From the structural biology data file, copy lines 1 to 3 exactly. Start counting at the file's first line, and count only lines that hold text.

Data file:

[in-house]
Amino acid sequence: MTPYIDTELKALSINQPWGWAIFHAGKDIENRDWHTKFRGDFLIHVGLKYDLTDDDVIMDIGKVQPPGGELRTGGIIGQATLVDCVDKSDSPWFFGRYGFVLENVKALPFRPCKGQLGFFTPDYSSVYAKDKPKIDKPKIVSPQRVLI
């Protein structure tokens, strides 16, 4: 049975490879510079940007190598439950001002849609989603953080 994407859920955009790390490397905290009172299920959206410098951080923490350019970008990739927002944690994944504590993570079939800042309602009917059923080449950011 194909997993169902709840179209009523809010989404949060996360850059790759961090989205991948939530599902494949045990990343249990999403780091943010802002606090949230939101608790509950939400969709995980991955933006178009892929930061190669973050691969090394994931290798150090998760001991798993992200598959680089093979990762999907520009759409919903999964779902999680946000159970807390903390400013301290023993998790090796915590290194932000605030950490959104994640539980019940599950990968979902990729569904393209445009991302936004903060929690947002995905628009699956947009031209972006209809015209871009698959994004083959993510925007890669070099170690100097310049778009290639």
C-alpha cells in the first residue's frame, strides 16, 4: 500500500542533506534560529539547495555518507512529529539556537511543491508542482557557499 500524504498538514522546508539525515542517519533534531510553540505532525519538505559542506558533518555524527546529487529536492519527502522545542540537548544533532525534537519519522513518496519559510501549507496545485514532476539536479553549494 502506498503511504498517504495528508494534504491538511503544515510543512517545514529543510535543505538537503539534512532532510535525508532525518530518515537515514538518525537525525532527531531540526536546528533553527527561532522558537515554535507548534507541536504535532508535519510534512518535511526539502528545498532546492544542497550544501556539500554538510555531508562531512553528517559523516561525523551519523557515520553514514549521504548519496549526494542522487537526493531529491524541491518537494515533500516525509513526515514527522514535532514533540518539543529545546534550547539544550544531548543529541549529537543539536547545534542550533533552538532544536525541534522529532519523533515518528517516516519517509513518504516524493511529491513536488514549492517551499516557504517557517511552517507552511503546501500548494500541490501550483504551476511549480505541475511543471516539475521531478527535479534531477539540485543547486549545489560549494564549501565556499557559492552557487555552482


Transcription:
[in-house]
Amino acid sequence: MTPYIDTELKALSINQPWGWAIFHAGKDIENRDWHTKFRGDFLIHVGLKYDLTDDDVIMDIGKVQPPGGELRTGGIIGQATLVDCVDKSDSPWFFGRYGFVLENVKALPFRPCKGQLGFFTPDYSSVYAKDKPKIDKPKIVSPQRVLI
């Protein structure tokens, strides 16, 4: 049975490879510079940007190598439950001002849609989603953080 994407859920955009790390490397905290009172299920959206410098951080923490350019970008990739927002944690994944504590993570079939800042309602009917059923080449950011 194909997993169902709840179209009523809010989404949060996360850059790759961090989205991948939530599902494949045990990343249990999403780091943010802002606090949230939101608790509950939400969709995980991955933006178009892929930061190669973050691969090394994931290798150090998760001991798993992200598959680089093979990762999907520009759409919903999964779902999680946000159970807390903390400013301290023993998790090796915590290194932000605030950490959104994640539980019940599950990968979902990729569904393209445009991302936004903060929690947002995905628009699956947009031209972006209809015209871009698959994004083959993510925007890669070099170690100097310049778009290639």